Brutal Simplicity of Thought
"If you want your work to achieve the impossible, you will need 'Brutal Simplicity of Thought'."
So goes the philosophy promoted by the creative agency M&C Saatchi. Neither you nor I may be convinced that the medium of advertising enables us to "achieve the impossible", but it certainly rings true that the simpler the idea, the easier it is to digest by the human mind.
Nowadays we are faced with an abundance of choice. It goes without saying that such choice can often be a positive and almost empowering thing, enabling consumers to cherry-pick the exact item they want rather than being confined to whatever the status quo dictates. In many areas this also encourages manufacturers, retailers and businesses to strive to make themselves better – it is not possible to rest upon proverbial laurels in these testing, consumer-led times. Consider BlackBerry, a once desirable product which has fallen out of favour because its competitors have left it behind.
However, this abundance of choice can also lead us to needlessly over-complicate the simplest of matters (and often it is over the choice that matters least where we dither the most). We are no longer content to go into a café and choose between tea and coffee; to pop into our local corner shop and pick up full-fat or semi-skimmed milk. Now, when we go into a café, no one would look at us blankly if we asked for a matcha latte and we fully expect to be able to buy three different kinds of soy milk in our local corner shop. Don't even get me started on which Yoga class you ought to go to… We have become so familiar with the cognitive minefield of variety that is available to us in our everyday lives that it is often difficult to distinguish between what the important and the unimportant decisions actually are. It has become easier to complicate than to simplify.
This current trend does not necessarily make good business sense, and neither might this abundance of choice be sustainable by businesses in the long-term. Having too many things to choose from muddles the brain and ultimately ends with us feeling dissatisfied and uncertain that we've made the "perfect" choice. Saatchi posits (and I am inclined to agree): "Simple ideas enter the brain quicker and stay there longer. Brutal simplicity of thought is therefore a painful necessity." Our cluttered brains need a filtration mechanism.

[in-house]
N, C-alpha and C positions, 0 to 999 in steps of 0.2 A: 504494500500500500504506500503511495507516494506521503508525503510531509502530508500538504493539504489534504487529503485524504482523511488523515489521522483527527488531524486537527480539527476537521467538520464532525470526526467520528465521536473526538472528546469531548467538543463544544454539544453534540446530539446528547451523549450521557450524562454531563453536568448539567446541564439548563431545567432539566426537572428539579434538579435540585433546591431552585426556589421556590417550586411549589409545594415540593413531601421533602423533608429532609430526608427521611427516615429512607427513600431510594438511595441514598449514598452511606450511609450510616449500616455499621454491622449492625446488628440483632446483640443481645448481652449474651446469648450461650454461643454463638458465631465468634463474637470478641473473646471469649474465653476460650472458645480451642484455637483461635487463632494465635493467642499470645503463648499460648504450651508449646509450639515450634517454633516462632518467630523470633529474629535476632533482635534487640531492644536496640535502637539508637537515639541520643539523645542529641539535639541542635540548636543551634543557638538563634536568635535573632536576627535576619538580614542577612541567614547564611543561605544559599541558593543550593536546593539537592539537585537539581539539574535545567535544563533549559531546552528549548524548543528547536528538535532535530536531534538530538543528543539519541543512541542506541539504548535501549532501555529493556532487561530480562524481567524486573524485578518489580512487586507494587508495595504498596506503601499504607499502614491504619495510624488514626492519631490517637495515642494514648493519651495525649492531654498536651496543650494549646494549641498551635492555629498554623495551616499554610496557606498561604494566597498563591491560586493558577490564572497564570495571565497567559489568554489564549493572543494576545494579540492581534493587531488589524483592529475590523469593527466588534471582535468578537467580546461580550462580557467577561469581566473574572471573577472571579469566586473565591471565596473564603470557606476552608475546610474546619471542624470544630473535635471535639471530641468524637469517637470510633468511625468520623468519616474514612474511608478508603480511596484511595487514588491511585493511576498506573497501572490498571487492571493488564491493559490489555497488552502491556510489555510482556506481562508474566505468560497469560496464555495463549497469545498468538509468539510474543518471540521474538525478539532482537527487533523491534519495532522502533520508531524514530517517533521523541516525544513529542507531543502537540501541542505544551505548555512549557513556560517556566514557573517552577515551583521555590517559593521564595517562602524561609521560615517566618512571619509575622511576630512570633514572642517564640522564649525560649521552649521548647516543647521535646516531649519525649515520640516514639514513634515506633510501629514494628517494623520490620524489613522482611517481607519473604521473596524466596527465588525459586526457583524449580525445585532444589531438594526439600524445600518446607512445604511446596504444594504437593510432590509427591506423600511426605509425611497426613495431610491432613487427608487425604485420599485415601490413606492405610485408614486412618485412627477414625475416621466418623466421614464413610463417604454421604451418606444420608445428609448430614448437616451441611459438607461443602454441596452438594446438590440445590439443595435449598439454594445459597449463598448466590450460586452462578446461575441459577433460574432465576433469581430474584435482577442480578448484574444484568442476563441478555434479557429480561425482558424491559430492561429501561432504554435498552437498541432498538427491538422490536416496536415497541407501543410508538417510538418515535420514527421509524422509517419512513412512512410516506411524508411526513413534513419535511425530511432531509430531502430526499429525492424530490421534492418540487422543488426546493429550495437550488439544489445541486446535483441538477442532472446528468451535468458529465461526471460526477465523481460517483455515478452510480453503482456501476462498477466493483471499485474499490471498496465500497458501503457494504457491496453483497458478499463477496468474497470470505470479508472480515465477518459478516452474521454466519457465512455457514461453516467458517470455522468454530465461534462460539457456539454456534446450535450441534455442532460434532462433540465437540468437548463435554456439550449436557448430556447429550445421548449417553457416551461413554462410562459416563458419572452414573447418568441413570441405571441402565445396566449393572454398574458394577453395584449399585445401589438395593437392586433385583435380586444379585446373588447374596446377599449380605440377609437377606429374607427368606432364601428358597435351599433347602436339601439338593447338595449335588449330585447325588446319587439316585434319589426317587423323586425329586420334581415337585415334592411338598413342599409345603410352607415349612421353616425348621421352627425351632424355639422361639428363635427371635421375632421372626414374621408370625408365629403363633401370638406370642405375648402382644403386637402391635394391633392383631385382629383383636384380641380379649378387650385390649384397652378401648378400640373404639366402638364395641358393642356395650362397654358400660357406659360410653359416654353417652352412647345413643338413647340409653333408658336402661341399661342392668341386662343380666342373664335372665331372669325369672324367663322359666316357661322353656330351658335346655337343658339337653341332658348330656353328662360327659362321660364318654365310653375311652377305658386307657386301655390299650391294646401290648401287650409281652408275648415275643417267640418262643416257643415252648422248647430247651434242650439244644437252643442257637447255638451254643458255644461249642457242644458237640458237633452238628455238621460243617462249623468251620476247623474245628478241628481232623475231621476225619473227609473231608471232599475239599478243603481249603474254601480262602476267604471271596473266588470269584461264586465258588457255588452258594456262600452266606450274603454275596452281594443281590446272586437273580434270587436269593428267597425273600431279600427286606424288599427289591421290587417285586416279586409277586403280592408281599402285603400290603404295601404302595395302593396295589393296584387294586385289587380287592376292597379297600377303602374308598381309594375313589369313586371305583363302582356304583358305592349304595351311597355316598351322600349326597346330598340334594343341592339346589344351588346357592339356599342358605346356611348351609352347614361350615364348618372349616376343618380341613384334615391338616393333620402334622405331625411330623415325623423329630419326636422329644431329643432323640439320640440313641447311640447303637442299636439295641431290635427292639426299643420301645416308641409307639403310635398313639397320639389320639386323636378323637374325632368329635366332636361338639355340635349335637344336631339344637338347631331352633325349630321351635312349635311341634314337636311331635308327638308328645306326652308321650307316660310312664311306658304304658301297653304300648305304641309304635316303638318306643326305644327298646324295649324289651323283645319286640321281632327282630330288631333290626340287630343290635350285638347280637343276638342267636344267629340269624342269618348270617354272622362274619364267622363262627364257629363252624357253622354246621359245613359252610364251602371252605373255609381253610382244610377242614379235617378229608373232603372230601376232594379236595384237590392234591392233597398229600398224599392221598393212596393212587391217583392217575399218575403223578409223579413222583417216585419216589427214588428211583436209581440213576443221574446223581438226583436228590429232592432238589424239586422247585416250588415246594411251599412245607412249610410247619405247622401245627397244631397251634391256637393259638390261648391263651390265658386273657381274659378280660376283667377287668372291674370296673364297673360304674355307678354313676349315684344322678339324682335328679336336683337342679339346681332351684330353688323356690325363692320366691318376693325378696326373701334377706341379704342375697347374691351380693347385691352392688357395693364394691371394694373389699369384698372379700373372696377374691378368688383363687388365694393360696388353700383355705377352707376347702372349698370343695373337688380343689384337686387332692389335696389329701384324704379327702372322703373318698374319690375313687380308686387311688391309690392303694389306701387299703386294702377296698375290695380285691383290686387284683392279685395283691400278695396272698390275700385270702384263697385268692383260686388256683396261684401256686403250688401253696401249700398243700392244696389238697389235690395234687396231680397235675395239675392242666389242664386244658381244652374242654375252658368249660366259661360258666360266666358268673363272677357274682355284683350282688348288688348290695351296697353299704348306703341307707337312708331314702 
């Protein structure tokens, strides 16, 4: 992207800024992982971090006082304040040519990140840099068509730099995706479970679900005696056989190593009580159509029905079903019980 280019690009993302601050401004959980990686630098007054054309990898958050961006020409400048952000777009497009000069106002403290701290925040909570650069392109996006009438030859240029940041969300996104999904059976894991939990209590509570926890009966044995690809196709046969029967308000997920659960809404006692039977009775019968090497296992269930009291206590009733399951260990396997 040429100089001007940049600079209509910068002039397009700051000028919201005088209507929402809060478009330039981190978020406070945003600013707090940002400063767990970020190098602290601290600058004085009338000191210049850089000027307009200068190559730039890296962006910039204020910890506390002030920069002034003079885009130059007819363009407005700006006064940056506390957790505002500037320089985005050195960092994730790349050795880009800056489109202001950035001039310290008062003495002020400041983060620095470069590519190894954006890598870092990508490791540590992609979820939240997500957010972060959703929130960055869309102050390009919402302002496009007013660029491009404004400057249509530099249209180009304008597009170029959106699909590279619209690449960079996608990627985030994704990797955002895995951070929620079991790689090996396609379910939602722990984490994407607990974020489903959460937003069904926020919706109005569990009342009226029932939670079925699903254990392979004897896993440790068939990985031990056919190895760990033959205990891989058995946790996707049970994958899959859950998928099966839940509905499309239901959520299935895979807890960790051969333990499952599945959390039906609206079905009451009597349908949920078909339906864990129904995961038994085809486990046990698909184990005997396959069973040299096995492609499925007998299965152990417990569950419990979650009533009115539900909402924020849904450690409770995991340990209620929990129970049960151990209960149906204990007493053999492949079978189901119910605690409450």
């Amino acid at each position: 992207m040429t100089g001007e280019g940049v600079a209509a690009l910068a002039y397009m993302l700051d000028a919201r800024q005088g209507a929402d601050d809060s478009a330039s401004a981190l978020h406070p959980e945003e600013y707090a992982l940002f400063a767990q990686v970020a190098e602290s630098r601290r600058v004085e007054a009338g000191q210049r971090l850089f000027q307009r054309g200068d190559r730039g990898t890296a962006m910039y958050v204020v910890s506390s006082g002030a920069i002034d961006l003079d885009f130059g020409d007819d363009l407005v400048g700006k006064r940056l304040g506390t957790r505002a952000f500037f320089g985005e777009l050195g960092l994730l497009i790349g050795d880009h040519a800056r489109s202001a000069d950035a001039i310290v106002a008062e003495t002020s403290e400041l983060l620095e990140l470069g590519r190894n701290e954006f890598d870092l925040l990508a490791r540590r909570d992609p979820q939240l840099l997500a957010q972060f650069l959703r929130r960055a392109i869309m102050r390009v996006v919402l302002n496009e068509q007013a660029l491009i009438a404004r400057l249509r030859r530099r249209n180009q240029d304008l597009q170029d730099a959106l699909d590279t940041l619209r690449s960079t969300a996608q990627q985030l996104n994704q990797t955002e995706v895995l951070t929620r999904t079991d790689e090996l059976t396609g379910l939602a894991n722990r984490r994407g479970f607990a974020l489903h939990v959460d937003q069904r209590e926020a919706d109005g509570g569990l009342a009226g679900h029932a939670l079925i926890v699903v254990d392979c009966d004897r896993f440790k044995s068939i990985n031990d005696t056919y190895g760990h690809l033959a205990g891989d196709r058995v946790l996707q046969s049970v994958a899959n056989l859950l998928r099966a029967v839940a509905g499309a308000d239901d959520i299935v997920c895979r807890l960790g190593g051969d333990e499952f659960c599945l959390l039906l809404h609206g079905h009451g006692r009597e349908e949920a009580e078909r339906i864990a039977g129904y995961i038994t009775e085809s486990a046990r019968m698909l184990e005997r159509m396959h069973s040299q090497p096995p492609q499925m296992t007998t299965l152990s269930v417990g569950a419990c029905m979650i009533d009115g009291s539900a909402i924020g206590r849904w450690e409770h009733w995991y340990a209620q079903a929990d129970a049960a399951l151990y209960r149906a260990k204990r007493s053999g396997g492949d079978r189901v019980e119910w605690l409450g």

Einstein famously stated: "If you can't explain it to a six year old, then you don't understand it yourself." This is a good starting point. Moving forward with an idea, simplistic thought can be divided into two categories: first working out what needs to be simplified and then presenting that thought in a simplified manner. Both tools are invaluable in the business world, specifically in the legal sector. Of course it is not about the thoughts themselves being simple, but rather the breakdown of an idea into a format that is easy to compute by the desired audience. Further, the most precisely delivered thoughts will be understood far wider than their intended recipient, such as internationally or cross-culturally.
In what started life as a training manual for Saatchi employees, the (online and good old fashioned) book by the corporate advertising giant is now used as a platform to discuss the wider implications of pure thinking. In order to succeed in this simplistic expression of thought: "you will need a deep distaste for waffle, vagueness, platitudes and flim flam – a strong preference to get to the point." Something to which we would all surely strive, but perhaps few can claim to have mastered.
Saatchi gives examples from industry legends, such as the creation of the Heinz horseradish sauce packaging (a glass bottle which acts as a "window into freshness" and allows the consumer to fully inspect the ingredients) and the invention of the paper bag (allowing a consumer to purchase more than he can carry in his hands). Both are cited as examples of when simplistic design and thought process prevailed and an increase in company profits ensued.
Take the humble zip, modest by modern technological standards but transformative for the textile industry. Patented in 1851 by Elias Howe as an "automatic, continuous clothing closure", it wasn't until the 1930s that the zip was embraced commercially by the fashion industry. Although seemingly ahead of its times, it was nevertheless a simple idea (to fasten two pieces of material) that has now infiltrated the modern wardrobe: a simple idea dispersed globally.
Businesses these days can get caught up in their own grandeur and self-perpetuating desire to deliver the "latest thing" or the "newest model". Do we really want our smart phone to be updated to the latest model for the sake of cutting edge technology, or rather would we prefer the provider to take a step back and consider the simplistic technology that makes our lives easier? Businesses should do more, work harder and refine ideas again and again, as these actions will ultimately enable their customers to do less. That is simplicity in action.
I am not suggesting that simplicity is easy. Quite the opposite. As put by Saatchi, "Simplicity is more than a discipline; it is a test. It forces exactitude or it annihilates. It accelerates failure when a cause is weak and strengthens a cause that is strong." At the risk of annihilation, so I will end here.